The Fancy Bears hacker group has published a number of documents obtained from the Swedish Sports Confederation (RF) which allegedly confirm that the organization which, among other things, is responsible for anti-doping control in Sweden has effectively turned a blind eye on doping use at least on several occasions.
However, even though the athletes’ infraction was exposed, apparently neither of them was penalized for it, the hackers point out.
Other documents published by Fancy Bears show how RF officials attempted to "shut up" Ake Andren-Sandberg, the chief of Sweden’s anti-doping commission who publicly confirmed that the state anti-doping authorities were unable to detect violators "despite the huge resources they had."
"By the way, Norway took four times more inhalators than Sweden to the Winter Olympic Games in Pyeongchang and won almost three times more medals than Sweden. Is it the secret to the Norwegian success? The answer is obvious," the hackers remarked.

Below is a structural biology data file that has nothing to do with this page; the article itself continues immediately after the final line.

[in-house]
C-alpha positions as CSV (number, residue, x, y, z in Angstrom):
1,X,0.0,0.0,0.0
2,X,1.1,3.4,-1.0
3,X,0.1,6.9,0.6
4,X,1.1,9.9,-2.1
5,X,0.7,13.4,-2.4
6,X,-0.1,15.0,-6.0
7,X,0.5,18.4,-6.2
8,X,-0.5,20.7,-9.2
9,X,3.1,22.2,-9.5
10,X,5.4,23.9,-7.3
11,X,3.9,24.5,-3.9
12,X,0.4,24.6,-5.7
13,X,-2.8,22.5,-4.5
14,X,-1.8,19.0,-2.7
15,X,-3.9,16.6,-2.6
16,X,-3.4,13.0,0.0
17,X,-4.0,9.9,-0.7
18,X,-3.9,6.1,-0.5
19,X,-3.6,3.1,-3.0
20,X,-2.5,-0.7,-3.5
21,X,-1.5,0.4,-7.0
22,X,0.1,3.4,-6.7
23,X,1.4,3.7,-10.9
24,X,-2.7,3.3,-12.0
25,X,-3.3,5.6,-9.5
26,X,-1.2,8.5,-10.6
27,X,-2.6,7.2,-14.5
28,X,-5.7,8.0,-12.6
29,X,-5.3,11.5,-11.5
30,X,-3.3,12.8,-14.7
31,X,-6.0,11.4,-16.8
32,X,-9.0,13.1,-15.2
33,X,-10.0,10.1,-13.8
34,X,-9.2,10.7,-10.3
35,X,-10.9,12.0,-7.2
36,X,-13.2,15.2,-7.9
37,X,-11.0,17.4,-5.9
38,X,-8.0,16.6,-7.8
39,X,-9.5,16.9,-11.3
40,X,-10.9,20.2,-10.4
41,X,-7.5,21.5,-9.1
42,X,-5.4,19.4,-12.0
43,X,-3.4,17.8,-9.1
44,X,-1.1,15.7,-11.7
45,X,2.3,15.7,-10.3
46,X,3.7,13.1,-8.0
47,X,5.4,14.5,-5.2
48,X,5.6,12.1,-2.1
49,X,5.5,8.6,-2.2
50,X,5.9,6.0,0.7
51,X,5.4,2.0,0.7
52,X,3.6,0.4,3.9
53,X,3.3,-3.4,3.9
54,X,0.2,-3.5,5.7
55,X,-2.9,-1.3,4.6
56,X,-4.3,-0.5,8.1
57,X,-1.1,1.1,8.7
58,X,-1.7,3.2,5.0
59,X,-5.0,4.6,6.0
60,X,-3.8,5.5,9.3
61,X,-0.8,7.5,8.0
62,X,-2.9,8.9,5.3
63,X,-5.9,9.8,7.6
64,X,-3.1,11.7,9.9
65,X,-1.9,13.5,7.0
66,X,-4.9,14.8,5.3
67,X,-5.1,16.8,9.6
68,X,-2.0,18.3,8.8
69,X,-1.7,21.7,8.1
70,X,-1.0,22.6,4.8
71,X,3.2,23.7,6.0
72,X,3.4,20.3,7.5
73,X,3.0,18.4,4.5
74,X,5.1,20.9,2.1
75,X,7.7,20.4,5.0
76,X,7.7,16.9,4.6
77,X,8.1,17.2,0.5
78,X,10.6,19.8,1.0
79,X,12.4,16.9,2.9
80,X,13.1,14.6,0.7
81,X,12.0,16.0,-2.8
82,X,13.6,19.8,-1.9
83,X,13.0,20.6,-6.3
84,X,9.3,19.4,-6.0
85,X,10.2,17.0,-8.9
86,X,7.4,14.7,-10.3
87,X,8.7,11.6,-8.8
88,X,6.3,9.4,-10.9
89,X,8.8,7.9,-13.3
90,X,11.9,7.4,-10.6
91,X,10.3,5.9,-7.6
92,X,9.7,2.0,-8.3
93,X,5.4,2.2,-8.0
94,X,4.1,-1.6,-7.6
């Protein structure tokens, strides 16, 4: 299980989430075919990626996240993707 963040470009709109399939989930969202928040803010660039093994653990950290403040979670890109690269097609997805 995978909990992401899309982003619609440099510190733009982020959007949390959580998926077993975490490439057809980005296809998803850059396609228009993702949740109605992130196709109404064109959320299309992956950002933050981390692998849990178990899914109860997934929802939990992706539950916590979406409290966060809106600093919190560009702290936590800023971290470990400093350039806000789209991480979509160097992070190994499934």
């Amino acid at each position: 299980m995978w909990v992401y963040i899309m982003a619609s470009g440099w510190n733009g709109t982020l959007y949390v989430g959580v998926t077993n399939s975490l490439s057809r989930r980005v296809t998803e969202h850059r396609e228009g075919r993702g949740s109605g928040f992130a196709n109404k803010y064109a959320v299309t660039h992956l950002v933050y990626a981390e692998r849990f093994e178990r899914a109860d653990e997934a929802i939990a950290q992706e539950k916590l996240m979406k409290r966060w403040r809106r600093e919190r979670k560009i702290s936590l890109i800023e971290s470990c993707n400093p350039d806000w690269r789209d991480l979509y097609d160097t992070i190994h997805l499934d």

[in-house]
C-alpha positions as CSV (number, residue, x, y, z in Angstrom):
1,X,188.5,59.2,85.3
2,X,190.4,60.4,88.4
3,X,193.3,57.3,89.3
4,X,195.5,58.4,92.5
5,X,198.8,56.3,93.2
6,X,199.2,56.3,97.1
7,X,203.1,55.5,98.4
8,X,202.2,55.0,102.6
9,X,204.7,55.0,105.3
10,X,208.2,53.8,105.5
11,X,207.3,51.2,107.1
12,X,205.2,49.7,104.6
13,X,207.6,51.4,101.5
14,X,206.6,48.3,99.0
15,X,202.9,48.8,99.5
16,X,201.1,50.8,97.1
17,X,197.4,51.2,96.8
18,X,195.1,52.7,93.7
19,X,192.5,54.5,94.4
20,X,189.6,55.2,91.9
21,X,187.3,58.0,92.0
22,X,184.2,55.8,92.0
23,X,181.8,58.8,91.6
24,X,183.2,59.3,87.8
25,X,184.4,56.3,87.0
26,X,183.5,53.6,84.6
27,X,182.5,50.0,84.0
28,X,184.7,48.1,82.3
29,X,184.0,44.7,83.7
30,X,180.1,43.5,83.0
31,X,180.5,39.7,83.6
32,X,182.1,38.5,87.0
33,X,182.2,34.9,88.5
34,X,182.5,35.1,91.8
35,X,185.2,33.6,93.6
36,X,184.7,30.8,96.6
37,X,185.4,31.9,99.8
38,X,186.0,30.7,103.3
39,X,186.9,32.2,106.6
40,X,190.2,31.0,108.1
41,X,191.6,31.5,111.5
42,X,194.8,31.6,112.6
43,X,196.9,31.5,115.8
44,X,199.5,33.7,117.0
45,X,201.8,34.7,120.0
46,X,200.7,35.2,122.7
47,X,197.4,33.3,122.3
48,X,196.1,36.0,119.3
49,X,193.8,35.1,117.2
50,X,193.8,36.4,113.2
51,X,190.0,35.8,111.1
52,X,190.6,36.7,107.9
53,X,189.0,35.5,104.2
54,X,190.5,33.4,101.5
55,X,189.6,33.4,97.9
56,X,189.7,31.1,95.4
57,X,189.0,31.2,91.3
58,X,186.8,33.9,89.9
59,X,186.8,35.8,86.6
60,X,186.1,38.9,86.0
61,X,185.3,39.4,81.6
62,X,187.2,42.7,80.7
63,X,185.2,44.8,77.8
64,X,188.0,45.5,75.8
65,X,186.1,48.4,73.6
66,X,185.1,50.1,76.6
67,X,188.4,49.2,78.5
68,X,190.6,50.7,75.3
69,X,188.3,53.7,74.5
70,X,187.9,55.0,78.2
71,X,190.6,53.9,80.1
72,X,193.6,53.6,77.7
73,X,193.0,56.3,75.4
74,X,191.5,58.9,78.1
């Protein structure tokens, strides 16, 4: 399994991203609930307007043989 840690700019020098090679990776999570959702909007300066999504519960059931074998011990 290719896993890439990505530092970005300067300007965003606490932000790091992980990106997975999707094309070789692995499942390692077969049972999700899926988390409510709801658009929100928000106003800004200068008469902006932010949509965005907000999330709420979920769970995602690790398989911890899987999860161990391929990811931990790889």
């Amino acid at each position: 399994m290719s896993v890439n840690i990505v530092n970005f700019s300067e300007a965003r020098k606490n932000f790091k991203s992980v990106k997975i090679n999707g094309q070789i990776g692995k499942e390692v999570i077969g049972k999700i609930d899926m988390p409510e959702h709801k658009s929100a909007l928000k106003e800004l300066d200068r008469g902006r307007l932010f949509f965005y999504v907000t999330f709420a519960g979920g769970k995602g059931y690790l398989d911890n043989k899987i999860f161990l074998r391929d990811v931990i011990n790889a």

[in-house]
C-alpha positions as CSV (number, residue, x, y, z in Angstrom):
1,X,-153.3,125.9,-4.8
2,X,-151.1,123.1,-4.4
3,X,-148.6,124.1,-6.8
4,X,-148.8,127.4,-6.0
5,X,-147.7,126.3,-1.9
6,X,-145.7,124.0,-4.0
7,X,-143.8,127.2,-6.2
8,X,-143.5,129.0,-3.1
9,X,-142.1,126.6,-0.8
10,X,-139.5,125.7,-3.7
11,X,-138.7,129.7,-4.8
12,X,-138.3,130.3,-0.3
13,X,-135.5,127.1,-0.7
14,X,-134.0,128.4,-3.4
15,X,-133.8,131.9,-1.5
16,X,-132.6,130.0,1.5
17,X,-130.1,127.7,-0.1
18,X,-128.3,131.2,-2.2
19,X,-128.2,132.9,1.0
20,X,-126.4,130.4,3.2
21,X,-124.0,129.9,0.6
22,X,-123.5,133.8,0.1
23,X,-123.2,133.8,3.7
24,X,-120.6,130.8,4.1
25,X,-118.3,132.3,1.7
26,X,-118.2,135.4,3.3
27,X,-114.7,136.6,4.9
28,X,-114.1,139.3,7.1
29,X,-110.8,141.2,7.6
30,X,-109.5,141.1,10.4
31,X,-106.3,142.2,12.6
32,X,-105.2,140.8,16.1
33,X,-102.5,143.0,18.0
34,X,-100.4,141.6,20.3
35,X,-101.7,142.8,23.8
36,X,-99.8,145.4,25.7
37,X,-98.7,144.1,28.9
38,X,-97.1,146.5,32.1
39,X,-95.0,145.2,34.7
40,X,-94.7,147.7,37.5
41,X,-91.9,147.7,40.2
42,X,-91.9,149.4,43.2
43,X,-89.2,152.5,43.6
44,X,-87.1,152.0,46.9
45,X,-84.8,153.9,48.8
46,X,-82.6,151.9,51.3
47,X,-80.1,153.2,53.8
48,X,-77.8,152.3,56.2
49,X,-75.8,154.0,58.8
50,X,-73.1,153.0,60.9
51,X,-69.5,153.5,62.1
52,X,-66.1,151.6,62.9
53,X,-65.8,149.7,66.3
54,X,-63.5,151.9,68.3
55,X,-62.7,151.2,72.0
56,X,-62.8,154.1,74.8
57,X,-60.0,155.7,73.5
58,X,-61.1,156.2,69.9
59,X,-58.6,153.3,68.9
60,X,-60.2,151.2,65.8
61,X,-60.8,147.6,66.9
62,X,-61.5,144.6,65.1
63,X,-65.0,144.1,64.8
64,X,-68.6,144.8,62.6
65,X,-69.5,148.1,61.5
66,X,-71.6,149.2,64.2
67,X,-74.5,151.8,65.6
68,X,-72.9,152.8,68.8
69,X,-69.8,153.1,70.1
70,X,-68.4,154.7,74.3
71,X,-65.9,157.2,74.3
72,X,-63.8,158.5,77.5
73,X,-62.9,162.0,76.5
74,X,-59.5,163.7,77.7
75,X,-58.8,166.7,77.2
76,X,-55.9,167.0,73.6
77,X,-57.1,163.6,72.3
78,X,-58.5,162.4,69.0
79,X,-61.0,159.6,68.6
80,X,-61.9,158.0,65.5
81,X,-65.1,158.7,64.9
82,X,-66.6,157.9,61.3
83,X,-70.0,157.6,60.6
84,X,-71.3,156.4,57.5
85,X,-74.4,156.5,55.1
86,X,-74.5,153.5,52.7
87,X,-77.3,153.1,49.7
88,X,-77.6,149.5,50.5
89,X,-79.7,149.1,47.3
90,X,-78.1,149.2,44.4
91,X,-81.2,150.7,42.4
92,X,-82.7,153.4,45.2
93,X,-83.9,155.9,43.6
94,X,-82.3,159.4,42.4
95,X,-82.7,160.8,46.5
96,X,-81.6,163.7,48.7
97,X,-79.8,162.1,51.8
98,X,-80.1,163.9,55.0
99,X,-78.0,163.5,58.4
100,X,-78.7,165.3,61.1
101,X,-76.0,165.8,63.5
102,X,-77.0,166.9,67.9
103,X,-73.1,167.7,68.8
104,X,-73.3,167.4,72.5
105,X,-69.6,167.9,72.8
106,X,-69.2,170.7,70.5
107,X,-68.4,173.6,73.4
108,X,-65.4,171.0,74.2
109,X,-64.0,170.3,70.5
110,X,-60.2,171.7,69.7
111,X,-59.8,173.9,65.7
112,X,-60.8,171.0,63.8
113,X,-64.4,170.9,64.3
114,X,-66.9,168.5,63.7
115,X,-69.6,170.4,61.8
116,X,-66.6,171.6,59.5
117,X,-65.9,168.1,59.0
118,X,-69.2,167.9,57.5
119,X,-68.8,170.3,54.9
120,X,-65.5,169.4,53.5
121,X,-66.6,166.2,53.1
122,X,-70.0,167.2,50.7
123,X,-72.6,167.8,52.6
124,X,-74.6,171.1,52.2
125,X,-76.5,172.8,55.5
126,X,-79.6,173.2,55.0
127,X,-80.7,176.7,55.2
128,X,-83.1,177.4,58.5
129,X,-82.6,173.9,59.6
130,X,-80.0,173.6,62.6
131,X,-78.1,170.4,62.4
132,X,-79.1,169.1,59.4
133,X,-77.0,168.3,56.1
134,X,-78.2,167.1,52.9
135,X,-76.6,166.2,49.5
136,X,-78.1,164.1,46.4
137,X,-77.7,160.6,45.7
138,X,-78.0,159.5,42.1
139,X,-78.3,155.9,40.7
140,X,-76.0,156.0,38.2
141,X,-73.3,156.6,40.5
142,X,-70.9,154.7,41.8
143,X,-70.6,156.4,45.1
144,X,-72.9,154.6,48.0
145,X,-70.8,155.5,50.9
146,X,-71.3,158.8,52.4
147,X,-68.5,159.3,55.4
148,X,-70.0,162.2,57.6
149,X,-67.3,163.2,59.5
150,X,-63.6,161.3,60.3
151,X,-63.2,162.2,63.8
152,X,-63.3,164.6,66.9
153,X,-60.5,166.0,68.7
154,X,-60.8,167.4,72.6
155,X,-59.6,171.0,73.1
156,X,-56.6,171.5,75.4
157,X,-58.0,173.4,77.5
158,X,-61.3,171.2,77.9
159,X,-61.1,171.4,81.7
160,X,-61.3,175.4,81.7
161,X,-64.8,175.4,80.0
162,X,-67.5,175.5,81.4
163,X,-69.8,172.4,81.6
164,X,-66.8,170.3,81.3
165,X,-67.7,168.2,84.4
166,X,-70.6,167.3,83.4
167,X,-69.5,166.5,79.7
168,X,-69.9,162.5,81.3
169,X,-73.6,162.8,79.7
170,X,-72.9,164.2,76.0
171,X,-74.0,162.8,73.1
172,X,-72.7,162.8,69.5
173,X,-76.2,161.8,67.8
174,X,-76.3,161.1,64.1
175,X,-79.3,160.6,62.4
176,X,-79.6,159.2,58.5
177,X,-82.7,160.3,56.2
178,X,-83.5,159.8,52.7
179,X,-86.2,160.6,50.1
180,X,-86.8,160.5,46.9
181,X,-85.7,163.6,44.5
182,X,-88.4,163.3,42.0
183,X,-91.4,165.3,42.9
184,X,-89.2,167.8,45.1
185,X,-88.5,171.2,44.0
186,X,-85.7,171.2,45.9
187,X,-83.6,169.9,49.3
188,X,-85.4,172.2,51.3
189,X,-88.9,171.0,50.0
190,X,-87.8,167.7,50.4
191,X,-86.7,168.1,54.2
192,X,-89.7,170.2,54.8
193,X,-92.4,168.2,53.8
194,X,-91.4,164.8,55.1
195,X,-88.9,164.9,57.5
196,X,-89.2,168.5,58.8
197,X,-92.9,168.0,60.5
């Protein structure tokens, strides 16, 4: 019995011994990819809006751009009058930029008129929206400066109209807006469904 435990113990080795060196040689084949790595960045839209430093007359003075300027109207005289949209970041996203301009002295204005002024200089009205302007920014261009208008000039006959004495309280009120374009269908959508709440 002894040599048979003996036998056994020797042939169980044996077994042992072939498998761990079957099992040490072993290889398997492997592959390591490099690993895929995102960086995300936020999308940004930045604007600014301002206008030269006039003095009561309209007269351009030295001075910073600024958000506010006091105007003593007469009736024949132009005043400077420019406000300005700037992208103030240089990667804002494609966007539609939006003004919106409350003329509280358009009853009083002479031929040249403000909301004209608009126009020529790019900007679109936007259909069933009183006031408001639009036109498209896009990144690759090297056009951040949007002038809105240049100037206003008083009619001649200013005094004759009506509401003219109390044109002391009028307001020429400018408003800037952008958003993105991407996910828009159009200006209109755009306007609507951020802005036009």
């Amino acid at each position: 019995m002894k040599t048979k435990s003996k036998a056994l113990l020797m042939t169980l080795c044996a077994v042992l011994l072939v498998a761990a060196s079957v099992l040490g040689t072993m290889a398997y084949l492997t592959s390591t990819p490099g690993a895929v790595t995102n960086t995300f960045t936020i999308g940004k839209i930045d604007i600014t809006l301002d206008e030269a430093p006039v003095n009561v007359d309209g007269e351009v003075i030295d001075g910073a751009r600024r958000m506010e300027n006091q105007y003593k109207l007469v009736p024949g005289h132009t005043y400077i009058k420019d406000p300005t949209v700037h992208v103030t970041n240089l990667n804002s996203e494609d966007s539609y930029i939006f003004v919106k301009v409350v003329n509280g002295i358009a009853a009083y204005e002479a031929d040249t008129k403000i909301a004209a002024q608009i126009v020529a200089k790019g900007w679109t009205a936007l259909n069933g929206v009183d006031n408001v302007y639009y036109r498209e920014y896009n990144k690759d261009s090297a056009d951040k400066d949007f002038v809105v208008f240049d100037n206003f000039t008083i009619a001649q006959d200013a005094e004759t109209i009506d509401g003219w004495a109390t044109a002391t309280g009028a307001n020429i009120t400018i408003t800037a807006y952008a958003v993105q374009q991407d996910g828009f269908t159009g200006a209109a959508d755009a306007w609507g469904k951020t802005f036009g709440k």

While skiers are allowed to use drugs to treat their ailment, these very drugs also boost athletes’ performance thus potentially giving them an edge over their non-asthmatic competitors without technically violating the anti-doping regulations.
Earlier in February, Swedish national broadcaster SVT revealed that over 60 percent of athletes on the Swedish and Norwegian skiing teams allegedly had asthma, which is six times higher than the corresponding figure for the general population; and that over a half of the Olympic medals won by Norway since 1992 and nearly a half of medals won by Sweden during the same time period were awarded to athletes who claim to have asthma.
The Fancy Bears hacker collective is best known for its attack on the World Anti-Doping Agency (WADA) which resulted in a leakage of documents proving that a number of prominent athletes such as tennis players Rafael Nadal, Venus and Serena Williams, as well as artistic gymnast Simone Biles, used banned drugs under the Therapeutic Use Exemptions program.